Would a central, statewide signup for vaccine appointments ease Pennsylvania's rollout pains? Here's the answer. (Elizabeth Robertson / Philadelphia Inquirer)
Spotlight PA is an independent, nonpartisan newsroom powered by The Philadelphia Inquirer in partnership with PennLive/The Patriot-News, TribLIVE/Pittsburgh Tribune-Review, and WITF Public Media. A version of this story originally appeared in our free weekly newsletter, The Investigator.
HARRISBURG — Pennsylvania’s recent expansion of who is eligible for a COVID-19 vaccine was coupled with frustration and confusion as people clamored to sign up for appointments, only to be disappointed by a cumbersome, fragmented system.
The chaos is fueled by a lack of supply: Like other states, Pennsylvania is only receiving a fraction of the vaccine doses it needs from the federal government — which is purchasing the vaccine from drug companies like Pfizer and Moderna and distributing it to states — to meet the demand.
By the end of this week, Pennsylvania will have received about 1.5 million doses since it started vaccinating health care workers Dec. 14. As Gov. Tom Wolf pointed out this week, the state needs at least 8 million doses to cover the two-dose regimen for everyone in Phase 1A, which was recently expanded to include people older than 64 and those over 16 with certain medical conditions.
Without more supply, could a streamlined, centralized system for scheduling vaccine appointments make the process a little easier on the public?
New York manages a state-run signup portal that allows residents to receive vaccines at state vaccination sites, but also gives them the option to contact their pharmacy or health-care provider directly for a vaccine. New Jersey has a state-run portal that allows residents to pre-register to receive an alert when it’s time to make an appointment.
Pennsylvania does not have a centralized scheduling system, and is not operating any state-run mass vaccination sites at this time. Instead, the state is relying on individual health-care providers like hospitals, community health centers, and private practices, along with pharmacies, to create and manage their own scheduling process.
“The relationship that folks have with their provider or with their pharmacists is what was best suited to actually administer the vaccine, and so we are allowing those providers and those pharmacists to be able to use their scheduling systems that they might have already had in place,” Alison Beam, the state’s acting secretary of health, said Tuesday.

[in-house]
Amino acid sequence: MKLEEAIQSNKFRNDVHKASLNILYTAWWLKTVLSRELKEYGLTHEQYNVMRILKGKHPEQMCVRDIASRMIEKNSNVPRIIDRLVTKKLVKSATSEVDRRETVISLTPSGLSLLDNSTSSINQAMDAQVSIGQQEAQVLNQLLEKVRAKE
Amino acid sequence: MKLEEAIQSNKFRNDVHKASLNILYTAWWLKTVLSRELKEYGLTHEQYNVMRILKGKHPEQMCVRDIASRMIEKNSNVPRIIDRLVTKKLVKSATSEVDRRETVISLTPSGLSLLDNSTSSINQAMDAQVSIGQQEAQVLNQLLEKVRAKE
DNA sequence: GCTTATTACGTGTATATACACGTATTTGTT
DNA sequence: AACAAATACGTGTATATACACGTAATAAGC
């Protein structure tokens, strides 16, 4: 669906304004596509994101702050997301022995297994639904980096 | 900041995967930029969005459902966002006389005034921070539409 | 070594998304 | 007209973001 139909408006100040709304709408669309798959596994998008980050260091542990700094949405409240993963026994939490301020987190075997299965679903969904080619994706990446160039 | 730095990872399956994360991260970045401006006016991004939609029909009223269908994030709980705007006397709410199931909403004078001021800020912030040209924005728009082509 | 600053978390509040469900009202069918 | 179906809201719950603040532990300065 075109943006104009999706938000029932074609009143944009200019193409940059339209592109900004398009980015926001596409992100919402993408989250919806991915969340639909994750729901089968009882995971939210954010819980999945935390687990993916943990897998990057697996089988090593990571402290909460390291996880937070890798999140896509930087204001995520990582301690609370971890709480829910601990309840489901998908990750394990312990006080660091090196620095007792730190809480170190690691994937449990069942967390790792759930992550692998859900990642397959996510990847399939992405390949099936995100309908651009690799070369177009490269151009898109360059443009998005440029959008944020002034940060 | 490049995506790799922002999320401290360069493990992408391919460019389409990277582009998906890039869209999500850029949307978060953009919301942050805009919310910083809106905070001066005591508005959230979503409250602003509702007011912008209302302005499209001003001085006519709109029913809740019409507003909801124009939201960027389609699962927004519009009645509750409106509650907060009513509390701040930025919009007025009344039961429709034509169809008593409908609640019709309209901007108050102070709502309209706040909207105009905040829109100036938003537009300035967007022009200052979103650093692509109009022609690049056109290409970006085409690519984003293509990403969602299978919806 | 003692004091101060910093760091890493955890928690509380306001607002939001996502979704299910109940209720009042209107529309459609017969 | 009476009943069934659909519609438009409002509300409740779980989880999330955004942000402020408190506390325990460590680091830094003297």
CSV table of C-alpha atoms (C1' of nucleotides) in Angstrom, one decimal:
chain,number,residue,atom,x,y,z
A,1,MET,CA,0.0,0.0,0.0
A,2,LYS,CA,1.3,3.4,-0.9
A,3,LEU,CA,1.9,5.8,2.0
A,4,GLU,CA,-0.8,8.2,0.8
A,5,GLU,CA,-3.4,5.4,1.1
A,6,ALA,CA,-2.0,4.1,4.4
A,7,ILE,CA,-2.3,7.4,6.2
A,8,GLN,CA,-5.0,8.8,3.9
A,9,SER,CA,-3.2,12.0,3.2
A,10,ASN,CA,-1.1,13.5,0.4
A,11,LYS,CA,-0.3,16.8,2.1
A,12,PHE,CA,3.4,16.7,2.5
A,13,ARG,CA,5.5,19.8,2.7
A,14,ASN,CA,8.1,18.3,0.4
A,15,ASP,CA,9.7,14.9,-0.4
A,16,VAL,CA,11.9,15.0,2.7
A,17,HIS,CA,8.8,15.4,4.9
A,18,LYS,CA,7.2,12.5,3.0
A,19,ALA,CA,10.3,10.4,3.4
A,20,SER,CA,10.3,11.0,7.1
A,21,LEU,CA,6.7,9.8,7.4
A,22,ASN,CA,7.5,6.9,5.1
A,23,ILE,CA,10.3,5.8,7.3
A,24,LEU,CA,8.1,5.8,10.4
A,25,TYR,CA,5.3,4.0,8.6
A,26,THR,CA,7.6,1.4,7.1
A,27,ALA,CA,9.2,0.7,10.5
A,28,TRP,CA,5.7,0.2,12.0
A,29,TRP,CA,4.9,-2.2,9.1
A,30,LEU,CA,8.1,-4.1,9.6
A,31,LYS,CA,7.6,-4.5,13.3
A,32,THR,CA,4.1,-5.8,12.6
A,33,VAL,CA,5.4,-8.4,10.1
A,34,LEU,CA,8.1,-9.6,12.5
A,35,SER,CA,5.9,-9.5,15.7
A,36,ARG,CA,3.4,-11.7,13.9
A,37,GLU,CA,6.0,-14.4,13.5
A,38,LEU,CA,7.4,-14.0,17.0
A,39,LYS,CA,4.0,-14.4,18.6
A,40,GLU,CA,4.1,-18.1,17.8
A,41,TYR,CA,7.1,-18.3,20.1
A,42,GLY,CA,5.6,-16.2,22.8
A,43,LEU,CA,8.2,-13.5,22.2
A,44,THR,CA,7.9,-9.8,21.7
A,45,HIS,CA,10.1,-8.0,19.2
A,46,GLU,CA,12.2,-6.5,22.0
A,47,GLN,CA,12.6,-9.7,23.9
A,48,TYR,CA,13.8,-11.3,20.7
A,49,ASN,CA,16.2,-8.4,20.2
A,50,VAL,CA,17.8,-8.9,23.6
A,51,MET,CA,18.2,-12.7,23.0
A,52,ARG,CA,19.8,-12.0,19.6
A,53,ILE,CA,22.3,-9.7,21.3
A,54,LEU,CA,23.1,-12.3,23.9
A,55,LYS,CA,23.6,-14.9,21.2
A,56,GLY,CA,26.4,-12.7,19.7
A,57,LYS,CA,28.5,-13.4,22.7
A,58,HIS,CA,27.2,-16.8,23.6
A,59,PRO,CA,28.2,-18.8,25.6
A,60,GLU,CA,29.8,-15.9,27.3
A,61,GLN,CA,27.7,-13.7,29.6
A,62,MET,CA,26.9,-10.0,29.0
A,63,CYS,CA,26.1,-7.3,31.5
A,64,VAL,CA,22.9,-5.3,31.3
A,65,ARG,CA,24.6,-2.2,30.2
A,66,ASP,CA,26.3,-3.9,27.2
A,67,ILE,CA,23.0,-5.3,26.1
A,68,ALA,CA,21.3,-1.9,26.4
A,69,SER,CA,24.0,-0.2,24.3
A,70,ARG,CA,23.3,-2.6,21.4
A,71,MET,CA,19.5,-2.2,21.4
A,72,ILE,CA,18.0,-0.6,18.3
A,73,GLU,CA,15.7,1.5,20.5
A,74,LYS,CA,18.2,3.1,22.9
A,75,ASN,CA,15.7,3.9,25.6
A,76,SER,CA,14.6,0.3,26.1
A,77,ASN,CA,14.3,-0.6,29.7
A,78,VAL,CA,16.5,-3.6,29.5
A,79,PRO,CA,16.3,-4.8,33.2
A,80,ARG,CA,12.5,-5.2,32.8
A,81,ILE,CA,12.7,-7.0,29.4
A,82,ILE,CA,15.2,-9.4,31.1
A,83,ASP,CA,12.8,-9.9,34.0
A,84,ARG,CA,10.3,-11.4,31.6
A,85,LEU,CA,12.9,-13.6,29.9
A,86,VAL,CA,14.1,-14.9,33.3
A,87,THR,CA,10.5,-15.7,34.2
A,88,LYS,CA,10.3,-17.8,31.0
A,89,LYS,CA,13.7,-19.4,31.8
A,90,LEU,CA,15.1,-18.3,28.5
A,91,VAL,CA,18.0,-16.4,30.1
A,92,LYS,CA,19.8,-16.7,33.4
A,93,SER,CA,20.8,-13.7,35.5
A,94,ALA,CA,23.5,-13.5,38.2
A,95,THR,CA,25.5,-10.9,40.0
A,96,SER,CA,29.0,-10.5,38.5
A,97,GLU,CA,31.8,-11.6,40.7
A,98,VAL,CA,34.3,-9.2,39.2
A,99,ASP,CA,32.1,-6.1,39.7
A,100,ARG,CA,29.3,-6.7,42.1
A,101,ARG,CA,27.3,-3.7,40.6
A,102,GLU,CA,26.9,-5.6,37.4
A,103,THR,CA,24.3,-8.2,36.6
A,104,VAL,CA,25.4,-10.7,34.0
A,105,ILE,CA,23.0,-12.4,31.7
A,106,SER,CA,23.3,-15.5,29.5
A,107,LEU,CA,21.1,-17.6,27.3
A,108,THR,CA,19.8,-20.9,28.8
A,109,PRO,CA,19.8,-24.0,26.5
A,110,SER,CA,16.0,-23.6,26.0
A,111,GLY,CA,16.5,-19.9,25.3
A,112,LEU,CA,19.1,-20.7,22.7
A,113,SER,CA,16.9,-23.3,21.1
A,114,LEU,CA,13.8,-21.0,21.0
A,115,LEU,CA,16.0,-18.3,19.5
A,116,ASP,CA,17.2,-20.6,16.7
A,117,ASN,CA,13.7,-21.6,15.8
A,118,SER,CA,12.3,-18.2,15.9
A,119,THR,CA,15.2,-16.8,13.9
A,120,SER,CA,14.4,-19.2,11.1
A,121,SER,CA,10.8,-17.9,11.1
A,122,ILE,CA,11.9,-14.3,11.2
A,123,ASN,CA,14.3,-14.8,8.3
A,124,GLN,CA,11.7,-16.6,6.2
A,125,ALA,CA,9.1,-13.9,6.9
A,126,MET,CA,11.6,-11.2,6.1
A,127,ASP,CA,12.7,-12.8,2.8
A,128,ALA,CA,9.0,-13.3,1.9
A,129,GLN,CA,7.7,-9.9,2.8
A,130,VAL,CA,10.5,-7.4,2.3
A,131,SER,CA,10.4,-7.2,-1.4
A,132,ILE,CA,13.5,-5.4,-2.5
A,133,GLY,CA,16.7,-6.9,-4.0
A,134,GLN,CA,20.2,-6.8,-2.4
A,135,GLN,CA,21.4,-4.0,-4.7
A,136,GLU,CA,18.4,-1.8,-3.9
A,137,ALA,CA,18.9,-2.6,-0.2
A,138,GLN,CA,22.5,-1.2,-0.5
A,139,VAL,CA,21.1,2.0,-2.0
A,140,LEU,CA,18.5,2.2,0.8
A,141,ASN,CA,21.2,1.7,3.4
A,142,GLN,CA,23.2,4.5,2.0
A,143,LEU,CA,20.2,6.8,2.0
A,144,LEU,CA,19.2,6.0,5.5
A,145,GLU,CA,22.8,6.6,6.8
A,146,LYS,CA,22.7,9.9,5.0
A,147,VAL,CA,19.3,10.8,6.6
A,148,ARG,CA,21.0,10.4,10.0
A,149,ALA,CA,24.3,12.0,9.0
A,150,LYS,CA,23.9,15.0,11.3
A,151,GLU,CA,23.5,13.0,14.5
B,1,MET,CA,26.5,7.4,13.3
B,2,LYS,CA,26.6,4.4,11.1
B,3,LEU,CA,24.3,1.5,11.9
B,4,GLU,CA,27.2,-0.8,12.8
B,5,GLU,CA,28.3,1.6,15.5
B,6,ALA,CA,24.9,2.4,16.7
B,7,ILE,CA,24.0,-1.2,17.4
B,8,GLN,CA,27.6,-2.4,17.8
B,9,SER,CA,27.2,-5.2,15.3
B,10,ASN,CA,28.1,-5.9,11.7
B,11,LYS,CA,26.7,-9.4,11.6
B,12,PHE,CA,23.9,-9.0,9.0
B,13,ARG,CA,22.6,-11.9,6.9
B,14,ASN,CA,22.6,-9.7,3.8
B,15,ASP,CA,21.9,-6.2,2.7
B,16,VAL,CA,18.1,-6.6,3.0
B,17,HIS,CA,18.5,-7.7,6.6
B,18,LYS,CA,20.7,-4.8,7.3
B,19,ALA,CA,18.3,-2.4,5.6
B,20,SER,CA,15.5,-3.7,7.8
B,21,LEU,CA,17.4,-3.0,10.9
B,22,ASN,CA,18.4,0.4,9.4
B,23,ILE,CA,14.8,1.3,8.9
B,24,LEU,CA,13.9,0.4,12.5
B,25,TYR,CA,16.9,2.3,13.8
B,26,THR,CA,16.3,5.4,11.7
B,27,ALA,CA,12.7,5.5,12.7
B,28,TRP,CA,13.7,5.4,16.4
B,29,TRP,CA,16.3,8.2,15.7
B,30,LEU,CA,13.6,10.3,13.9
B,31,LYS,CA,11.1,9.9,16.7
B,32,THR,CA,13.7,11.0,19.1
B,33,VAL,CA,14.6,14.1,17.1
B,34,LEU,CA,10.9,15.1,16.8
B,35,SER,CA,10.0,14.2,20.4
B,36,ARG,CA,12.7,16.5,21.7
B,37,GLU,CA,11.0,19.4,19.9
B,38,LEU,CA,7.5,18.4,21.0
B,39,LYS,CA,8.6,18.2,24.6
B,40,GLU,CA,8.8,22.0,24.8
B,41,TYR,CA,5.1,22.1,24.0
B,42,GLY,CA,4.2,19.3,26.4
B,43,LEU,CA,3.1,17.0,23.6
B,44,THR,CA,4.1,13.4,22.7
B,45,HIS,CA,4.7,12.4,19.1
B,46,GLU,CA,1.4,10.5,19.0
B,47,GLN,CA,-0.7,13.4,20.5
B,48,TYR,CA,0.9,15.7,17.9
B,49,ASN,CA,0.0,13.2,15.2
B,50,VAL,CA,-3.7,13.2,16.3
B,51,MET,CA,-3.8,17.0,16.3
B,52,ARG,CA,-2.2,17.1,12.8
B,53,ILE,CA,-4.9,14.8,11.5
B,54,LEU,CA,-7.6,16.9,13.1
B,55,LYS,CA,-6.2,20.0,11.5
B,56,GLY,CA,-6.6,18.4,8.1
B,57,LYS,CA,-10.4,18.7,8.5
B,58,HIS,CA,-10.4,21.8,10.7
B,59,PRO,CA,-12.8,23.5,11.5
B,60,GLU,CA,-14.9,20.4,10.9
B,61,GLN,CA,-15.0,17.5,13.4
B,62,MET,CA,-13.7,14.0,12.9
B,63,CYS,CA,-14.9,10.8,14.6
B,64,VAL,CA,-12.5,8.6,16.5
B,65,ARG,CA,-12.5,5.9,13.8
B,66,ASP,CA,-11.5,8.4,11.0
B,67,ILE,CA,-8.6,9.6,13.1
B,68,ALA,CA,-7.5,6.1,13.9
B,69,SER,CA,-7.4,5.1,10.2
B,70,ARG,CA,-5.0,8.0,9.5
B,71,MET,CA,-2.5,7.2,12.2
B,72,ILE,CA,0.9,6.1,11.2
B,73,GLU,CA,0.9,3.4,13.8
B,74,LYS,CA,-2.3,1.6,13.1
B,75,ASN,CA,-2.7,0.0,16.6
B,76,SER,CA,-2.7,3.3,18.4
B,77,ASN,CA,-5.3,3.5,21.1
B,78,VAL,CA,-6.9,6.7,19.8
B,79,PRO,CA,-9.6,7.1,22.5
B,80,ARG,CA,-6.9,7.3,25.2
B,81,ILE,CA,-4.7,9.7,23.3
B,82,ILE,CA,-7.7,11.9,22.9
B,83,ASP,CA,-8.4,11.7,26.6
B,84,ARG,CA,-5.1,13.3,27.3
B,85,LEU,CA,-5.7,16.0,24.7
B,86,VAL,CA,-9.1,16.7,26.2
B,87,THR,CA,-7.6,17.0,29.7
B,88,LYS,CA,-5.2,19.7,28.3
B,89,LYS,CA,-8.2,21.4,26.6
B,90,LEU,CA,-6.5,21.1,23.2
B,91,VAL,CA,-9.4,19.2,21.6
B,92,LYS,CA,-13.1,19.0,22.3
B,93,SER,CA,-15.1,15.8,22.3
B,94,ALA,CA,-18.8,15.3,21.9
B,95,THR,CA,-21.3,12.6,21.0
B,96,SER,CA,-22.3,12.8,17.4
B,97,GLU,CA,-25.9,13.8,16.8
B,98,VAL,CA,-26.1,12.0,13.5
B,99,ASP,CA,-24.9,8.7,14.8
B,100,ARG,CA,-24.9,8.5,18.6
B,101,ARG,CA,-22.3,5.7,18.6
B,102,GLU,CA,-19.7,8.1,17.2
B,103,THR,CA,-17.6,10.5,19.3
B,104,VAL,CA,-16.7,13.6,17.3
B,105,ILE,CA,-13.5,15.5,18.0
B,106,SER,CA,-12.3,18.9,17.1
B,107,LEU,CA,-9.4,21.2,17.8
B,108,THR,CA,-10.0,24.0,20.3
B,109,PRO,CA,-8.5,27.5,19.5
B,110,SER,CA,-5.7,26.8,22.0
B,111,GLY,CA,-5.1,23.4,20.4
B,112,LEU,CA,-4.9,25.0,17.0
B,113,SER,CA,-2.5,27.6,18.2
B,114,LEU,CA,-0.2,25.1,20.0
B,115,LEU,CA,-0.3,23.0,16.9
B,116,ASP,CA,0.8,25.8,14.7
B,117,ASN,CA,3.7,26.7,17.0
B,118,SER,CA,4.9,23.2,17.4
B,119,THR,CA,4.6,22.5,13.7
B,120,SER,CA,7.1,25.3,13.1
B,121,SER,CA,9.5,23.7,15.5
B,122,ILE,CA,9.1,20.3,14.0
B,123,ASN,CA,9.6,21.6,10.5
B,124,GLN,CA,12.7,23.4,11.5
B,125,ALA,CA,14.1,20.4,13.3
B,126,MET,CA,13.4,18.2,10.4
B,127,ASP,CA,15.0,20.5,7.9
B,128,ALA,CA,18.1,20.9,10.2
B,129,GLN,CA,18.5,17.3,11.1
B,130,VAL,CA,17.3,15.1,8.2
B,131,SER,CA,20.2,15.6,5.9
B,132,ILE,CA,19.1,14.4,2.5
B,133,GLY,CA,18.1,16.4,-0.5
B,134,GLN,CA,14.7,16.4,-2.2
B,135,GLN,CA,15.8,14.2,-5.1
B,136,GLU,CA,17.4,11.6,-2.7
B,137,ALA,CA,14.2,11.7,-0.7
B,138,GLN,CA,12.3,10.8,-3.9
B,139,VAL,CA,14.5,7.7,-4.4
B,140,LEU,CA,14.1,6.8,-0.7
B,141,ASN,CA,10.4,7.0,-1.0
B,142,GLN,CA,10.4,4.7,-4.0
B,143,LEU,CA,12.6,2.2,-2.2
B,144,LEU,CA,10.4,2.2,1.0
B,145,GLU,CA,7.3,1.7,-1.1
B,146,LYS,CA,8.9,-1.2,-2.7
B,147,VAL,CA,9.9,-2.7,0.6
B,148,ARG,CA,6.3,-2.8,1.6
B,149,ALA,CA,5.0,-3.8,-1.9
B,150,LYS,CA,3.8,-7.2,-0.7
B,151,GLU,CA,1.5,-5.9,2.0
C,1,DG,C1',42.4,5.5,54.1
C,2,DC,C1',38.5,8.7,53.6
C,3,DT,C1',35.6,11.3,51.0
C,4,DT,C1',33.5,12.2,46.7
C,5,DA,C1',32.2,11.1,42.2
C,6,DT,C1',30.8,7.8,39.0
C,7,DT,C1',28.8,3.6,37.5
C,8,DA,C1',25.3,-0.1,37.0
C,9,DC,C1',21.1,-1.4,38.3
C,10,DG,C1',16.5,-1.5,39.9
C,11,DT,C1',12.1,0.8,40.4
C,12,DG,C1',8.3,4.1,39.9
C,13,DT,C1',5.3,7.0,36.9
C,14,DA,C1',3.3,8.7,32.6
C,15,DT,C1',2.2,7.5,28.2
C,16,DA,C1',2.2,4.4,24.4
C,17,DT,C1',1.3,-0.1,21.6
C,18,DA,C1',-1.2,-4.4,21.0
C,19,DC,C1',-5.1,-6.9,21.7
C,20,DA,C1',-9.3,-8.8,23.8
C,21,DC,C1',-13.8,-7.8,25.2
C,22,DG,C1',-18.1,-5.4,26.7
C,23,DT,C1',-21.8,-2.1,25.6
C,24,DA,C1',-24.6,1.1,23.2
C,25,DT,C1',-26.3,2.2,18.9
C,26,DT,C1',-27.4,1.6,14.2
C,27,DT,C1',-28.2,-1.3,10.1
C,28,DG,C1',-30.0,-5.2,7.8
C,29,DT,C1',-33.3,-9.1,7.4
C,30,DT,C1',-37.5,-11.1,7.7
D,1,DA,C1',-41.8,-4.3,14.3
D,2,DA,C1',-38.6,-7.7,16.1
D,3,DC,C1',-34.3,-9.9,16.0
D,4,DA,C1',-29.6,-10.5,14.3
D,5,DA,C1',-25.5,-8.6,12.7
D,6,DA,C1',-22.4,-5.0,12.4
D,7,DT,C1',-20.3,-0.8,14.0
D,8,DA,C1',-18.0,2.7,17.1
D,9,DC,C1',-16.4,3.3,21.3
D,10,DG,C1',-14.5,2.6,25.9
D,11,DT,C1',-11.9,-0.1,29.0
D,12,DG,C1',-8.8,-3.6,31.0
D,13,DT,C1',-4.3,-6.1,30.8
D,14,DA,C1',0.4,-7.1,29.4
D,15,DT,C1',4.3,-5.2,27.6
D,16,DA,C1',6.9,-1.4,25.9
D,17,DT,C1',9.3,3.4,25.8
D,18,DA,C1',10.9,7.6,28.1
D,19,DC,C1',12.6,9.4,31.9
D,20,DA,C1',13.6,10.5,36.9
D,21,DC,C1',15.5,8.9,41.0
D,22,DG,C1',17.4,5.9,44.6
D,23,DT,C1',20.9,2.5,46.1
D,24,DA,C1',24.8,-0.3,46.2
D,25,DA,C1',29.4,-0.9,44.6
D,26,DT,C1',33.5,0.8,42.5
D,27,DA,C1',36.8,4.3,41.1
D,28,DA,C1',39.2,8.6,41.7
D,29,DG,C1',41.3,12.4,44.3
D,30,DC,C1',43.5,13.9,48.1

The extent to which the Pennsylvania Health Department is involved in the scheduling process is minimal: It has a map posted to its website with clickable pins showing where vaccines might be available. Spotlight PA has also created an easier, county-by-county listing of providers.
Scheduling an appointment for a vaccine involves calling or emailing a facility directly, or signing up through that provider’s website. Often, the effort results in a long hold, an overflowing voice mailbox, or a disheartening automated message stating that there are no appointments available.
Building a centralized system might be beneficial for residents, but it wouldn’t be simple to pull off. Health-care systems generally don’t have IT systems that communicate well with each other, and that makes scheduling or sharing records difficult, said Sezgin Ayabakan, a professor at Temple University specializing in health information technology.
And while New York’s centralized site works because its mass vaccination clinics are all operated by the state, individual providers administering vaccines in Pennsylvania — like pharmacies, hospitals, or private practices — all work differently, with varying staff or operating hours.
Given that the number of vaccines a site receives week-to-week varies — and as a result, the number of appointments a site can schedule — it’s better to let individual providers handle the scheduling, said Kristie Bennardi, CEO of the Keystone Rural Health Consortia.
The consortia is operating two vaccine clinics three days a week and is working through a waiting list of 1,426 people and counting.
A centralized system could help facilities cut down on the administrative work it takes to get someone scheduled, like weeding out people who sign up multiple times at different locations, but Keystone has been able to manage it by hiring a part-time staff member, Bennardi said.
Ayabakan said a single system in Pennsylvania would also be complicated by its numerous counties, of which only a small number have local health departments. A website also wouldn’t benefit seniors “or people from different social demographics” who lack computer literacy, he said.
In those cases, the most critical institutions to make sure people are getting connected with vaccines are the local pharmacies or social institutions like churches that are already embedded in communities, Ayabakan said.